U.S. as Crude Competitor Drives Canada Need to Reach AsiaChristopher Donville and Andrew Mayeda
Canadian Natural Resources Minister Joe Oliver said the prospect of the U.S. becoming the world’s biggest crude producer will transform it from a customer into a “competitor,” underscoring the need to build Canadian pipelines to reach Asian markets.
Oliver, speaking today in Vancouver, said U.S. dependence on imported oil will decline as production increases from unconventional extraction methods and domestic demand falls. The International Energy Agency said in a report last month that U.S. output would overtake Russia and Saudi Arabia by 2015.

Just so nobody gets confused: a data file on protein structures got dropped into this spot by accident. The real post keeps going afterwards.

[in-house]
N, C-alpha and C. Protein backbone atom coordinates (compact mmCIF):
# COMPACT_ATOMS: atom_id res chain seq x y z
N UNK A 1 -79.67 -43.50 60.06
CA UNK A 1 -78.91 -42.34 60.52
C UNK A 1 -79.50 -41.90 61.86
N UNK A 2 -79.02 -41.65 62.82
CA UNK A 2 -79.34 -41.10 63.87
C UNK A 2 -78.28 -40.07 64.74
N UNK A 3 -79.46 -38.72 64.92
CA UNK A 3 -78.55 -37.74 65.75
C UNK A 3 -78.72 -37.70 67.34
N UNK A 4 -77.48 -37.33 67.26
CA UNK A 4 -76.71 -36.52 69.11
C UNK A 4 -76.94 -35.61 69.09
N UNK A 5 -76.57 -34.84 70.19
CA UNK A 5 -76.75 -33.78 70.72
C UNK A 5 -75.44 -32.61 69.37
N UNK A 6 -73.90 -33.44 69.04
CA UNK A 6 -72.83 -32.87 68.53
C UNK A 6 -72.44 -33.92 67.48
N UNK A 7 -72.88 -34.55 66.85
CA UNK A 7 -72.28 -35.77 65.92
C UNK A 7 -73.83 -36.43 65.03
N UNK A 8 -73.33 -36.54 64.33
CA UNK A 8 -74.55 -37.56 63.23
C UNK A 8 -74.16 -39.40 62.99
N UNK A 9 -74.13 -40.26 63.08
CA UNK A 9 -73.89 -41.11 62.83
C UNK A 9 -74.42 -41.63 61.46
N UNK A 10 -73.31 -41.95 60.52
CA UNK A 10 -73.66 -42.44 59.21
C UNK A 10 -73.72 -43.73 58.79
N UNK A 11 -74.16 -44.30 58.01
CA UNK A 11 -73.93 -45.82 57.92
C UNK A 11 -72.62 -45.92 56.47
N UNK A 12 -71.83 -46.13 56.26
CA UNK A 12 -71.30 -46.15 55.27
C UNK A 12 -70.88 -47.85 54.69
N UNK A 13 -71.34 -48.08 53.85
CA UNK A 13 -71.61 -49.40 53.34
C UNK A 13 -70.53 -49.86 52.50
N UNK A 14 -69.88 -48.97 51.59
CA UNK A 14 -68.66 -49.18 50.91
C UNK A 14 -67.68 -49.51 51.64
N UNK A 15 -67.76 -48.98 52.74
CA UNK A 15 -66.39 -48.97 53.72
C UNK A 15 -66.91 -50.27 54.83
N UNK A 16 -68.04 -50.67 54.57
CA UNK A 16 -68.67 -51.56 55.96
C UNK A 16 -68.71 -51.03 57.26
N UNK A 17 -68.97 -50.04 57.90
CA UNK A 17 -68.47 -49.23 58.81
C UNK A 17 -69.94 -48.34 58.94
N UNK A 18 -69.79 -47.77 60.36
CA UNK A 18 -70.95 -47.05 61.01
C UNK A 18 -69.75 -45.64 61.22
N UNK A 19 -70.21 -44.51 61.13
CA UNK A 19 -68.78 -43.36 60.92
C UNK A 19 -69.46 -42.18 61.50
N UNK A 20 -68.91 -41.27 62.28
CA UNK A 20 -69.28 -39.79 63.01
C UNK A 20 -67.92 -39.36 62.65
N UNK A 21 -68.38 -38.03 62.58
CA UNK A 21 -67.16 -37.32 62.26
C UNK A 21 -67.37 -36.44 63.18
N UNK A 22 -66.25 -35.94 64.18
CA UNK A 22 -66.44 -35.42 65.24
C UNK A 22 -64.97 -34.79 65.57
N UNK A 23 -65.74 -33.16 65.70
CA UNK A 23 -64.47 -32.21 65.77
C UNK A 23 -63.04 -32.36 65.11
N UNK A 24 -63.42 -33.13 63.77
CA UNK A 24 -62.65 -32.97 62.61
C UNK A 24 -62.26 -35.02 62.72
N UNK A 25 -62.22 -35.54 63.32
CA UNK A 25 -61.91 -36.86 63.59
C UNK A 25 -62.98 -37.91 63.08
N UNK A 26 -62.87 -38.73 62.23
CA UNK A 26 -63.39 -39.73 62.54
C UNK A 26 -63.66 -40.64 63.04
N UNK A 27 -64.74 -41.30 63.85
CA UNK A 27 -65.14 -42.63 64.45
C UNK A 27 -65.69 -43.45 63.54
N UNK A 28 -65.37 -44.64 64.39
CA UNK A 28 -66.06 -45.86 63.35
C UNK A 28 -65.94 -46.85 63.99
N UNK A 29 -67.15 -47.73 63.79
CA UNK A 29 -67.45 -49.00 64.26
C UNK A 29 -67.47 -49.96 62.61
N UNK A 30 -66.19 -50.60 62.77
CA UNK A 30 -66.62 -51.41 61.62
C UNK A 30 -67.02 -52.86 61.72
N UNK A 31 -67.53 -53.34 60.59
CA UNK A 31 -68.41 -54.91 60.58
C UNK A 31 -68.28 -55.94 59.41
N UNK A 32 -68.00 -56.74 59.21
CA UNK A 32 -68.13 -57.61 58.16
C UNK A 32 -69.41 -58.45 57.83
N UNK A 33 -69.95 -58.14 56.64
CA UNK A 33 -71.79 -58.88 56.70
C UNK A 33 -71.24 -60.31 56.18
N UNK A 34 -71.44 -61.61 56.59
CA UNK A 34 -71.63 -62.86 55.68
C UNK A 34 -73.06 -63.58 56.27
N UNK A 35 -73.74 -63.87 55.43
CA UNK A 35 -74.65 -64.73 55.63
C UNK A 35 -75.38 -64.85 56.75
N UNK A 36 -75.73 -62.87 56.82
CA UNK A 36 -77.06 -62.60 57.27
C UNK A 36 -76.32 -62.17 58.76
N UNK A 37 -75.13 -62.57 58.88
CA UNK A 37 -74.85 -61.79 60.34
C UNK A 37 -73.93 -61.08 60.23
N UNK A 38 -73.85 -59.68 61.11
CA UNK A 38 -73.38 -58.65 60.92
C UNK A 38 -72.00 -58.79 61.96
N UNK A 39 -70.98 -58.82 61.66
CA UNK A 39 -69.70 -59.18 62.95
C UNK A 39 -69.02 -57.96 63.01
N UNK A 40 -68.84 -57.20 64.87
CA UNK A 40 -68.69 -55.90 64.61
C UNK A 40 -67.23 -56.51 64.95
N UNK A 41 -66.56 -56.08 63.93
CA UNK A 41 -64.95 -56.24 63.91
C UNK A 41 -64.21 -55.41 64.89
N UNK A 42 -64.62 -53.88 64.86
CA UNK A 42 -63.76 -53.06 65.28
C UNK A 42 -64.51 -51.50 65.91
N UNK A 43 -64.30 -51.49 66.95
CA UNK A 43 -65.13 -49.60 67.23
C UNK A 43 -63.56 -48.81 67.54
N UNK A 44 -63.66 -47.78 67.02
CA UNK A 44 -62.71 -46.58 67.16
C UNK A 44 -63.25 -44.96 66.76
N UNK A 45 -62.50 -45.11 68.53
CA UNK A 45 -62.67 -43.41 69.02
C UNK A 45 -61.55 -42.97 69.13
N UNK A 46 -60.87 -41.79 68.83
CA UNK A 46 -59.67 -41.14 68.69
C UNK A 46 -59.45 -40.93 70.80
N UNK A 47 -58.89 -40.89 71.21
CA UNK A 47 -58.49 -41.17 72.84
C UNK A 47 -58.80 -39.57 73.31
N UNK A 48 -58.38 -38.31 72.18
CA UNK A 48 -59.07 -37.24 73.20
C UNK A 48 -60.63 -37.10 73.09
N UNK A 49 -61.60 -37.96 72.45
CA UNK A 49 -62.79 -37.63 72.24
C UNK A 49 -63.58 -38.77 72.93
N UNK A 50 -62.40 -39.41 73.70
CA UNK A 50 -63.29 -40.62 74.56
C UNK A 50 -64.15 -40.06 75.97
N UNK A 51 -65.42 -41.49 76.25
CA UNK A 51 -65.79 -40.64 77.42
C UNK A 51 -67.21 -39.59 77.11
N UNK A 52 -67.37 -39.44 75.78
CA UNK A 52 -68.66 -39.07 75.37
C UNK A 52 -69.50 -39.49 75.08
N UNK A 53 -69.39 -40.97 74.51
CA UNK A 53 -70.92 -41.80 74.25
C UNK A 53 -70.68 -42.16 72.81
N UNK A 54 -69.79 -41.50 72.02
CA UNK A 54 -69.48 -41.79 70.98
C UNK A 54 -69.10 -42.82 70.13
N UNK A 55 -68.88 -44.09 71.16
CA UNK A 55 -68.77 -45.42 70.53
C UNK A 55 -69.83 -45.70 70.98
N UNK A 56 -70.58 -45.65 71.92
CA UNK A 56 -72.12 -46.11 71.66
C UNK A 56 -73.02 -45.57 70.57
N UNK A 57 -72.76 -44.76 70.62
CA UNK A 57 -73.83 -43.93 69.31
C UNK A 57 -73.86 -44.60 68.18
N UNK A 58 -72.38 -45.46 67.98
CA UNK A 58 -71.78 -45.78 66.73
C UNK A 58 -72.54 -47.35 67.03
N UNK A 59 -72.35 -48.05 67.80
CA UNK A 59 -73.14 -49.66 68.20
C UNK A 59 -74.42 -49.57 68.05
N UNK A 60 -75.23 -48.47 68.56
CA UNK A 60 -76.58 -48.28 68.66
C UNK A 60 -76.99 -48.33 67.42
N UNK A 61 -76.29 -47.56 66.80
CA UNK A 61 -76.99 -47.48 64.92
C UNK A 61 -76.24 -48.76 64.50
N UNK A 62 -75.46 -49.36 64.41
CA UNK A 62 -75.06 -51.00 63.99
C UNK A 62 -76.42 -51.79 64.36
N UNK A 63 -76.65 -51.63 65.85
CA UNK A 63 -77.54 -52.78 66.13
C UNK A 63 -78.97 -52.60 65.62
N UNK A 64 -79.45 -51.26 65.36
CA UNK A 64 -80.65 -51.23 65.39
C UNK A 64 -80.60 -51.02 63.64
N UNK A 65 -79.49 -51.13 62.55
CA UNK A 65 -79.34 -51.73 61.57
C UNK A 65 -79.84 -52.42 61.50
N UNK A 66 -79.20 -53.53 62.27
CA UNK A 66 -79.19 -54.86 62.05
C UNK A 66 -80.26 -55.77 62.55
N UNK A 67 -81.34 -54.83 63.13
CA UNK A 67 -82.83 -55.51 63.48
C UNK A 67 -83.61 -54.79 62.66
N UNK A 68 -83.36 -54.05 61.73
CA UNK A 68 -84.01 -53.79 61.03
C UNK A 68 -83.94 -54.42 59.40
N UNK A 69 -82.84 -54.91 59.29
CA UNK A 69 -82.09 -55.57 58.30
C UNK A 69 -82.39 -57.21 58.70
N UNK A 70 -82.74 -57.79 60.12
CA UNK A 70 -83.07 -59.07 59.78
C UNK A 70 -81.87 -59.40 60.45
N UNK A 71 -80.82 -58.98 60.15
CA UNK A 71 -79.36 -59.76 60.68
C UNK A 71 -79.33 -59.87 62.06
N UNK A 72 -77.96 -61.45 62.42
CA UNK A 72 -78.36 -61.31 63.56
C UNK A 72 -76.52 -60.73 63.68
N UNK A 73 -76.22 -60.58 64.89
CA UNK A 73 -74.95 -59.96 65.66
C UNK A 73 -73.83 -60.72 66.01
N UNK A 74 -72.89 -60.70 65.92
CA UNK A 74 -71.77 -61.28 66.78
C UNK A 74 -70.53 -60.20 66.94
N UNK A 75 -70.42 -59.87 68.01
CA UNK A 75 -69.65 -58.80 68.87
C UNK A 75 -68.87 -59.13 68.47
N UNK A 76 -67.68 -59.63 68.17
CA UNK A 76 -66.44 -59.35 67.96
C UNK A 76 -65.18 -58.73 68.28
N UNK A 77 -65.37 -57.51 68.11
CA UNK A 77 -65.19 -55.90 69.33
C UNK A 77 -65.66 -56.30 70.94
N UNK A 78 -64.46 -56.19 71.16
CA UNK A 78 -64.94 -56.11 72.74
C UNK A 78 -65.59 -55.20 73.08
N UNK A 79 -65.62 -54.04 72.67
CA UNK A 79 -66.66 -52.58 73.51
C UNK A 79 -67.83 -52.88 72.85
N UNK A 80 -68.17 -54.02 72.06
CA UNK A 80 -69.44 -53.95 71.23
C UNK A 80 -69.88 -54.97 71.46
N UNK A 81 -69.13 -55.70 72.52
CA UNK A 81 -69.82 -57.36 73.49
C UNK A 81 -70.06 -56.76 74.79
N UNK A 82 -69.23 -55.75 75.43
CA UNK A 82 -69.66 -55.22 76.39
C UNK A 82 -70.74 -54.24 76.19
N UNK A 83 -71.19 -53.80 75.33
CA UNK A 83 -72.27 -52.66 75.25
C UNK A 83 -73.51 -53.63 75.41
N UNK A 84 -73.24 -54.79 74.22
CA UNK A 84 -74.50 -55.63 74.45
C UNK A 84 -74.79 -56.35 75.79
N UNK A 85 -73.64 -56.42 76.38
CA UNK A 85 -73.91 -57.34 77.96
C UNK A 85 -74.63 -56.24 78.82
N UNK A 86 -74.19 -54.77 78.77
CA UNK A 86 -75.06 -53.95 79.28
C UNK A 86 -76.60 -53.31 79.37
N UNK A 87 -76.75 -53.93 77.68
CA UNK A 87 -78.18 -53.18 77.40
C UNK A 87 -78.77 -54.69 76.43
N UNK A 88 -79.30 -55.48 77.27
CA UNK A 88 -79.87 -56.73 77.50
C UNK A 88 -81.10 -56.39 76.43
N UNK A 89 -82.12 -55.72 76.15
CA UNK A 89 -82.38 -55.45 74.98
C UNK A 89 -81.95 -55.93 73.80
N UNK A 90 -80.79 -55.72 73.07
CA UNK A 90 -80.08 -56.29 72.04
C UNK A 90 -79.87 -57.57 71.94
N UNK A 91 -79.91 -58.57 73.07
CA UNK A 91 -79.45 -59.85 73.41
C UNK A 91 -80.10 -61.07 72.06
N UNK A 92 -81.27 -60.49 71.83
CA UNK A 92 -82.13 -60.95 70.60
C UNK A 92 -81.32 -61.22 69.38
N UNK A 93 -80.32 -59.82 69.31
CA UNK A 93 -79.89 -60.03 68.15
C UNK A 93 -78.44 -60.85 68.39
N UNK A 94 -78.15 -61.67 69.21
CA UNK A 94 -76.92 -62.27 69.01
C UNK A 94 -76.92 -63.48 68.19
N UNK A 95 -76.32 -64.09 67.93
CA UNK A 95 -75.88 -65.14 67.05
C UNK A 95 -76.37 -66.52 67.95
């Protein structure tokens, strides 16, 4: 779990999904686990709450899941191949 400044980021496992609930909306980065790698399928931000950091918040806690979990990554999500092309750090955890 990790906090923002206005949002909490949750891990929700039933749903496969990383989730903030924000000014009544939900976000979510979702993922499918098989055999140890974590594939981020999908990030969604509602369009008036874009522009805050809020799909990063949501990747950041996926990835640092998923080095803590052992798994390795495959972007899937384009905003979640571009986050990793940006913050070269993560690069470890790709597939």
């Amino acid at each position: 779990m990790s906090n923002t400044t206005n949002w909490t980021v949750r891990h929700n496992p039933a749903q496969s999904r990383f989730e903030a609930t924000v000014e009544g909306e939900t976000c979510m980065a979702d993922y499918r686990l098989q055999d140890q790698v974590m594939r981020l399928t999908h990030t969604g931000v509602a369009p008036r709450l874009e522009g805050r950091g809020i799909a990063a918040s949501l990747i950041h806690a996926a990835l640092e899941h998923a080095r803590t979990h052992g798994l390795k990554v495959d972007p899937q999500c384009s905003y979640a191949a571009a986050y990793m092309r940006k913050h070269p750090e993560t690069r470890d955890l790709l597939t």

“Our only customer will become a competitor,” Oliver said today in the prepared text of a speech provided by his office. Growth in demand for energy in the Asia-Pacific creates an “enormous economic opportunity,” he said.
The Canadian government has been lobbying for U.S. approval of TransCanada Corp’s Keystone XL pipeline, which would carry crude from Alberta’s oil sands to the U.S. Gulf Coast. Meanwhile, Canadian regulators face a deadline of the end of this year on Enbridge Inc.’s Northern Gateway pipeline, which would ship crude to the country’s west coast for sale to Asian markets.
Oliver said the government has taken a number of steps to prevent spills from crude tankers, such as increased inspections. “The bottom line is that no project will proceed unless it is safe for Canadians and safe for the environment.”
He said the government will release a report by Doug Eyford, a special representative to Prime Minister Stephen Harper, that will make recommendations on how to consult aboriginal groups on energy infrastructure projects.